There’s a bit in the extract in which Rushdie writes a little bit about what he learnt about the origin of Islam while reading History in Cambridge.
“They were nomads who had just begun to settle down. Their cities were new. Mecca was only a few generations old. Yathrib, later renamed Medina, was a group of encampments around an oasis, without so much as a city wall. They were still uneasy in their urbanized lives. A nomadic society was conservative, full of rules, valuing the well-being of the group more highly than individual liberty, but it was also inclusive. The nomadic world had been a matriarchy. Under the umbrella of its extended families, even orphaned children had been able to find protection and a sense of identity and belonging. All that was changing. The city was a patriarchy, and its preferred family unit was nuclear. The crowd of the disenfranchised grew larger and more restive every day. But Mecca was prosperous, and its ruling elders liked it that way. Inheritance now followed the male line. This, too, the governing families preferred.
…Here was a fascinating paradox: an essentially conservative theology, looking backward with affection toward a vanishing culture, became a revolutionary idea, because the people it attracted most strongly were those who had been marginalized by urbanization—the disaffected poor, the street mob. This, perhaps, was why Islam, the new idea, felt so threatening to the Meccan élite…”
Now compare that description of the time into which Muhammad was born with this one from Benson Bobrick’s new book, The Caliph’s Splendor.
“The rise of Islam is often depicted as having taken place in a primitive community of desert Arabs, who tended their flocks when not raiding caravans or engaged in tribal feuds. … That strange picture, still popular in the West, is at once both too pathetic and high-flown. Islam had its cradle in an area where advanced civilizations — Egyptians, Babylonian, Persian, and Byzantine — had thrived since ancient times. Arabia lay on their outskirts, but in succession or combination all had irrigated its psychic soil. … Empires rose and fell, and by the seventh century A.D., those large Arab armies and the kingdoms they served had long since dispersed. But the region remained in dynamic transition, where the vibrant streams of faith and culture converged.”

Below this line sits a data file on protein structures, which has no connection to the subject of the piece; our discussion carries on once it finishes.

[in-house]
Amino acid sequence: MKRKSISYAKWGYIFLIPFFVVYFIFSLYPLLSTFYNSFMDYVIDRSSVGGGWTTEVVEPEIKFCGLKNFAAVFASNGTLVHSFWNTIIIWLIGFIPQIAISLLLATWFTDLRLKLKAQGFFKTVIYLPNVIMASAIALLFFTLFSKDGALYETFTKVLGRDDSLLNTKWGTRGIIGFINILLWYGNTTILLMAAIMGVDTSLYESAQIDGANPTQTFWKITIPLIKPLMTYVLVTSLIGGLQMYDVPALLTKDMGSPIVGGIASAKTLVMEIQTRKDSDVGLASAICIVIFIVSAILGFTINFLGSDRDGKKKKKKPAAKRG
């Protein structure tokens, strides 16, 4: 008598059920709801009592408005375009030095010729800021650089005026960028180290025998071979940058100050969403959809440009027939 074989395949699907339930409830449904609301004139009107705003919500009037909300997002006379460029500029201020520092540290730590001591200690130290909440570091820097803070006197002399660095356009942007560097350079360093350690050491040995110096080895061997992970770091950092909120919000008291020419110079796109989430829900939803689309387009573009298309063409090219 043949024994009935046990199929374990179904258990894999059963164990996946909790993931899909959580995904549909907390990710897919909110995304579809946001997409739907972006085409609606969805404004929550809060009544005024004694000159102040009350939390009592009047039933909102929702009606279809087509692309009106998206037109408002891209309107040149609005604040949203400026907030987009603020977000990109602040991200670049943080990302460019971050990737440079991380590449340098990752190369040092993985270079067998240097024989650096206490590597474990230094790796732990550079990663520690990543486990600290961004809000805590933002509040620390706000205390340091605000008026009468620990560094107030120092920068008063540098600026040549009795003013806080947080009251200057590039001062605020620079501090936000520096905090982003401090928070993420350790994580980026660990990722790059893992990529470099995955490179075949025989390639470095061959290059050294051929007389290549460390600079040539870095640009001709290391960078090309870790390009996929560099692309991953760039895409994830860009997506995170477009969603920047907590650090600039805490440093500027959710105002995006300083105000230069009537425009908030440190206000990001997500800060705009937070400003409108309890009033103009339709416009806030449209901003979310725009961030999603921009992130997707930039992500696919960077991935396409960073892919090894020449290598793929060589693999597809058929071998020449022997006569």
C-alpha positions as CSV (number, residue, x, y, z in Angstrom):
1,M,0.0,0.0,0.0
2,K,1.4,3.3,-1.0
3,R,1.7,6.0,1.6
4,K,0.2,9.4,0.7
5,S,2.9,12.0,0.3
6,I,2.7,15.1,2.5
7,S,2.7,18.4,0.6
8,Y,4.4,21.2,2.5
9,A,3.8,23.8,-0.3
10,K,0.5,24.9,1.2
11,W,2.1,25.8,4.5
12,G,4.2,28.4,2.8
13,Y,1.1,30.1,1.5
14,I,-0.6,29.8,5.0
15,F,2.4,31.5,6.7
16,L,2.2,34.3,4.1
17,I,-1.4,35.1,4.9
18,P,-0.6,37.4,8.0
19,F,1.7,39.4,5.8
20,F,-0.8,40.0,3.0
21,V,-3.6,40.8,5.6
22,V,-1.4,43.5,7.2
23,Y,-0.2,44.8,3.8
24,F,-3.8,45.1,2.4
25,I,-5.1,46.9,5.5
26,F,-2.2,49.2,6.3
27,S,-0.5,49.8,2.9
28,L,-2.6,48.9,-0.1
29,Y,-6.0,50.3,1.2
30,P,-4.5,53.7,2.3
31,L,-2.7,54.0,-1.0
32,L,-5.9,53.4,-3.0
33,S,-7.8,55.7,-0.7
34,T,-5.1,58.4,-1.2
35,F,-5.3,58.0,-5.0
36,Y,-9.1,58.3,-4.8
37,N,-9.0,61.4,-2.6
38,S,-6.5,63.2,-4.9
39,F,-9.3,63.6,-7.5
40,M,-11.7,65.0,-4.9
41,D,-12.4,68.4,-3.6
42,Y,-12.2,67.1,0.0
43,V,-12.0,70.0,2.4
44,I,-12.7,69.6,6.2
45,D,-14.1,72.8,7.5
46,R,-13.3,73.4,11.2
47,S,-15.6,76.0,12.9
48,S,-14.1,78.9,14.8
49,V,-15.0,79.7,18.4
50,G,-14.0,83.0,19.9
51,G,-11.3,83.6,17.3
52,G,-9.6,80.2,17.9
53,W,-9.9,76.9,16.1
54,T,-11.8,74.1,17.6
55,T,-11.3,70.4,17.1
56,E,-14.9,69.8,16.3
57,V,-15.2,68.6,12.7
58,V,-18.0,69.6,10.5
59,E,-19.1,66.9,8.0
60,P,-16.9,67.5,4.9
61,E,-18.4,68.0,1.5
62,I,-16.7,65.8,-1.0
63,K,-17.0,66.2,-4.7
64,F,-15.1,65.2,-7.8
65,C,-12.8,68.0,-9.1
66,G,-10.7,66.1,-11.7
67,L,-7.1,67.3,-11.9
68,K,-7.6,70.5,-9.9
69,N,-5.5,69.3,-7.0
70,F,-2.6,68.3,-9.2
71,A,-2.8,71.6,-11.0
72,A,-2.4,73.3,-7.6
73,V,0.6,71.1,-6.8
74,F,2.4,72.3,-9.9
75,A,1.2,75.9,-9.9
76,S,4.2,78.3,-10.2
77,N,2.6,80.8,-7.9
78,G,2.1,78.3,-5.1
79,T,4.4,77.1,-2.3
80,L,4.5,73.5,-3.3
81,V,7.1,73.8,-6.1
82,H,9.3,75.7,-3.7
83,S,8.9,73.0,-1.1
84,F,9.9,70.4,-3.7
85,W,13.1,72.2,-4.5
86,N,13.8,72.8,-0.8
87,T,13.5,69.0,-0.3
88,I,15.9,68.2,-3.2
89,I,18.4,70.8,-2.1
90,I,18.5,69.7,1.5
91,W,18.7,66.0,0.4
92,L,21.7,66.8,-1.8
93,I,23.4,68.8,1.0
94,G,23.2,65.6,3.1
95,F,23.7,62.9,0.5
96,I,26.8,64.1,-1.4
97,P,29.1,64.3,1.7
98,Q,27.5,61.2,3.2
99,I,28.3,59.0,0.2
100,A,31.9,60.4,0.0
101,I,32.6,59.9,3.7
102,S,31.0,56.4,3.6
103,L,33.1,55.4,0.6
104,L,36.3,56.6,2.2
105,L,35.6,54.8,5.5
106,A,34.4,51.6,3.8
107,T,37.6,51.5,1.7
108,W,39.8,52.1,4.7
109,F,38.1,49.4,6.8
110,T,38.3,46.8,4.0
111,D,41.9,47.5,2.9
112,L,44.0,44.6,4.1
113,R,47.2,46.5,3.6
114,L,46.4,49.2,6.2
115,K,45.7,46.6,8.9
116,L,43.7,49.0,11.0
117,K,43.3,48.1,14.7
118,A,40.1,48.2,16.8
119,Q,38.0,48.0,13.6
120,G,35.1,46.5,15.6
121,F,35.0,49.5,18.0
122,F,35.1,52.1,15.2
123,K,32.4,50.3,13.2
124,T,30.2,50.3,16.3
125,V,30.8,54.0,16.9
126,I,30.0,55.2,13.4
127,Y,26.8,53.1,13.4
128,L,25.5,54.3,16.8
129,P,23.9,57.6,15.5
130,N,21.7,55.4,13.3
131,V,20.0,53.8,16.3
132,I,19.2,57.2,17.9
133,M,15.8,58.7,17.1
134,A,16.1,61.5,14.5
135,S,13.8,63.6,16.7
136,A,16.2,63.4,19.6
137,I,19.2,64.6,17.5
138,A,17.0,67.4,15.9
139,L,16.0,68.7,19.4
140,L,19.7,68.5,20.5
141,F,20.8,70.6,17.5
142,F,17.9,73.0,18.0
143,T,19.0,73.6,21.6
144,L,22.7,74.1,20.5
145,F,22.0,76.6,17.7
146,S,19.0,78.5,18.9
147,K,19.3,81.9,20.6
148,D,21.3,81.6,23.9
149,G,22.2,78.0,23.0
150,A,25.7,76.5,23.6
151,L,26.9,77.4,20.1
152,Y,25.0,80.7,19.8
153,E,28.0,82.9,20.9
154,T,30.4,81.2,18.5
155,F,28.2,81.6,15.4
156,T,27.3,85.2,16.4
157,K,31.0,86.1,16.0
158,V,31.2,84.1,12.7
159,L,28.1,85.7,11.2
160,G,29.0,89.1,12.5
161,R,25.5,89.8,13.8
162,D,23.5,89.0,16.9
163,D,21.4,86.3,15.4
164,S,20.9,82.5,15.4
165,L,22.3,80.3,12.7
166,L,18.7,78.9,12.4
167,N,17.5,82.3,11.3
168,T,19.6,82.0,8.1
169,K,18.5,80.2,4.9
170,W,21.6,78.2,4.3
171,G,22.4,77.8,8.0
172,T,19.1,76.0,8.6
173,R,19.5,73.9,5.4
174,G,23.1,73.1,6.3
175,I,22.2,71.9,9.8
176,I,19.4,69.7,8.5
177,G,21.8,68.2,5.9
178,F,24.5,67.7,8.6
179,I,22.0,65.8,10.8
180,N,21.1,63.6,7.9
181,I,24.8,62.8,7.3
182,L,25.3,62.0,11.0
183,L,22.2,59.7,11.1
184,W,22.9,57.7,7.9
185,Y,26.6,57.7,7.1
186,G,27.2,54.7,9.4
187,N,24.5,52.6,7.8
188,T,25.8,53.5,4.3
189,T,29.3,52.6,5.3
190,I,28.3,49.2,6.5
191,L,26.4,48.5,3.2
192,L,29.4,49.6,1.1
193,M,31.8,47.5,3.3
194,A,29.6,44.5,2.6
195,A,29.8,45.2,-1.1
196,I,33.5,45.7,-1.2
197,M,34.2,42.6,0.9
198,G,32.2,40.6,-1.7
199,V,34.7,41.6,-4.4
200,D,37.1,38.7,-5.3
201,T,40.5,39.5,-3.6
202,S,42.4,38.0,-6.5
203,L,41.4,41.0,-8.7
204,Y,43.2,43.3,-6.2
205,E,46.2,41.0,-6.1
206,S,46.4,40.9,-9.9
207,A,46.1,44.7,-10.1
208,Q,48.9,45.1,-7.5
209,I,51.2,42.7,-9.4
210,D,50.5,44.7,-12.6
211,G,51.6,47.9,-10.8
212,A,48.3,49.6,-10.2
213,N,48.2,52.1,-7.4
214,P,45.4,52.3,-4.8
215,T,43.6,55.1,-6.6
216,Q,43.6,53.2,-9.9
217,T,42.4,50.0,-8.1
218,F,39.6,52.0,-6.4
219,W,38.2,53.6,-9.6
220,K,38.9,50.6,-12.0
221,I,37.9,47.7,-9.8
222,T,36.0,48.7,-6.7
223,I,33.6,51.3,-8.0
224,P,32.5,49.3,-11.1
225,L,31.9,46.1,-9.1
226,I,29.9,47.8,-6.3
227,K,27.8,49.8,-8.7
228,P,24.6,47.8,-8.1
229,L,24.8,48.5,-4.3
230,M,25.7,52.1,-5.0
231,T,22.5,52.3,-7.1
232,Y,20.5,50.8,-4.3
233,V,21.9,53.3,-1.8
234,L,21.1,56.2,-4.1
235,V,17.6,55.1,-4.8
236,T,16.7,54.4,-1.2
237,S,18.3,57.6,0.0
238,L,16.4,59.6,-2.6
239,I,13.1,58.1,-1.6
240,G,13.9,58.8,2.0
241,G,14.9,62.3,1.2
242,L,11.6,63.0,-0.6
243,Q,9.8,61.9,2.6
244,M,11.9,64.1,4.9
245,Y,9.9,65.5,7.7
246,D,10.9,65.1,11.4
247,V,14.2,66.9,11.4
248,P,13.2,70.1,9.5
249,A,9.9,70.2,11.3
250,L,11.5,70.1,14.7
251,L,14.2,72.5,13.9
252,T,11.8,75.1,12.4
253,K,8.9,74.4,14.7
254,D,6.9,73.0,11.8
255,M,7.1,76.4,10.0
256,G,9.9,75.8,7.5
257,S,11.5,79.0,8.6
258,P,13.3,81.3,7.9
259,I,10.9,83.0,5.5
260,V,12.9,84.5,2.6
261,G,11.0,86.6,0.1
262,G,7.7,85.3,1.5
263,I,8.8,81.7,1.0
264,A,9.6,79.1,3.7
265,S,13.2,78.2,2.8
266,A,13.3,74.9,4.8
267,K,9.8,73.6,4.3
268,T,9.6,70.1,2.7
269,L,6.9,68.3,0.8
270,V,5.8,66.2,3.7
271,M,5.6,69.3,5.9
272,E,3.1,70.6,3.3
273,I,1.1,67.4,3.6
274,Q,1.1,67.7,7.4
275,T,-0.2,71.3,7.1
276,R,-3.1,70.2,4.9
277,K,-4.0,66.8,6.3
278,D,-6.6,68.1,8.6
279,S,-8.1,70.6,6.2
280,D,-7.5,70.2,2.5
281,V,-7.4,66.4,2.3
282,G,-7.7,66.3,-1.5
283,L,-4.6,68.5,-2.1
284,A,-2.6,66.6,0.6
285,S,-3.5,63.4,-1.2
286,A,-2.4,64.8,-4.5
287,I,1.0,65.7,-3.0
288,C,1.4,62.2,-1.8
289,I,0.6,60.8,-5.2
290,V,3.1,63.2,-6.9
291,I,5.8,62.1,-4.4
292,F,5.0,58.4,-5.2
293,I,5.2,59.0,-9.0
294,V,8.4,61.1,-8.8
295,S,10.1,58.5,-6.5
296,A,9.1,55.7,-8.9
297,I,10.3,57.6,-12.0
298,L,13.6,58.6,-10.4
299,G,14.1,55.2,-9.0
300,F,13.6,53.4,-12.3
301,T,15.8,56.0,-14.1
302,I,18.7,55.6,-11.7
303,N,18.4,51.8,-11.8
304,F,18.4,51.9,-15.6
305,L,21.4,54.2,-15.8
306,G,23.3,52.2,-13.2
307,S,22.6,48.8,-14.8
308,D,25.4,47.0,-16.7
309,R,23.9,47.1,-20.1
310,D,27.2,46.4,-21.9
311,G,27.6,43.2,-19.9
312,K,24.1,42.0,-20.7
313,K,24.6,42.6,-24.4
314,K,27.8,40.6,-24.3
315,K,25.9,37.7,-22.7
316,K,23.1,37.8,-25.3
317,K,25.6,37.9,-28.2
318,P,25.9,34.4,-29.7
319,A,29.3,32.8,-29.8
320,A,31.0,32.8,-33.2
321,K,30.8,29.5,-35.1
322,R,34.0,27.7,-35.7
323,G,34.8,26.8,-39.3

Who do you trust? The embittered or the enamoured?
EDITED TO ADD: All those in Bobrick’s camp, you may want to rethink your choice.
In a chapter about Baghdad in the time of caliph Harun al-Rashid (he of Thousand and One Nights‘ fame), Bobrick writes:
“Muhammad himself was said to have singled out scholarship as the highest calling, saying ‘The ink of a scholar is more sacred than a martyr’s blood.'”
Except that line is apparently what is known as a weak or false hadhith, which means scholars of Islam aren’t convinced that The Prophet Muhammad said it. I agree that Bobrick hedges his bets by writing Muhammad “was said to have” (rather than the authoritative and direct “Muhammad said”), but presumably as an expert, he would know it’s dubious. I mean, Bobrick is writing a book on the subject. It is perhaps fair to expect the quotes to be checked against something more than ThinkExist.com, especially when scholars of Islam aren’t a reclusive, shrinking set. Perhaps Bobrick could have indicated that there’s some dispute about this line? Perhaps he chose to ignore it is considered a false hadith because it supports his argument, which is fair enough I suppose. The responsibility falls upon the reader to be critical and question and research. It’s just a bit of a pain to have to do that for a non-fiction book because — naïvely, I agree — we tend to believe scholarship that’s been printed, bound and stamped with the approval of a respected publishing house. Of course, this doesn’t mean Bobrick’s basic contention is wrong or that his research is shoddy, but it is the sort of thing that once spotted makes readers consider all claims with a degree of suspicion.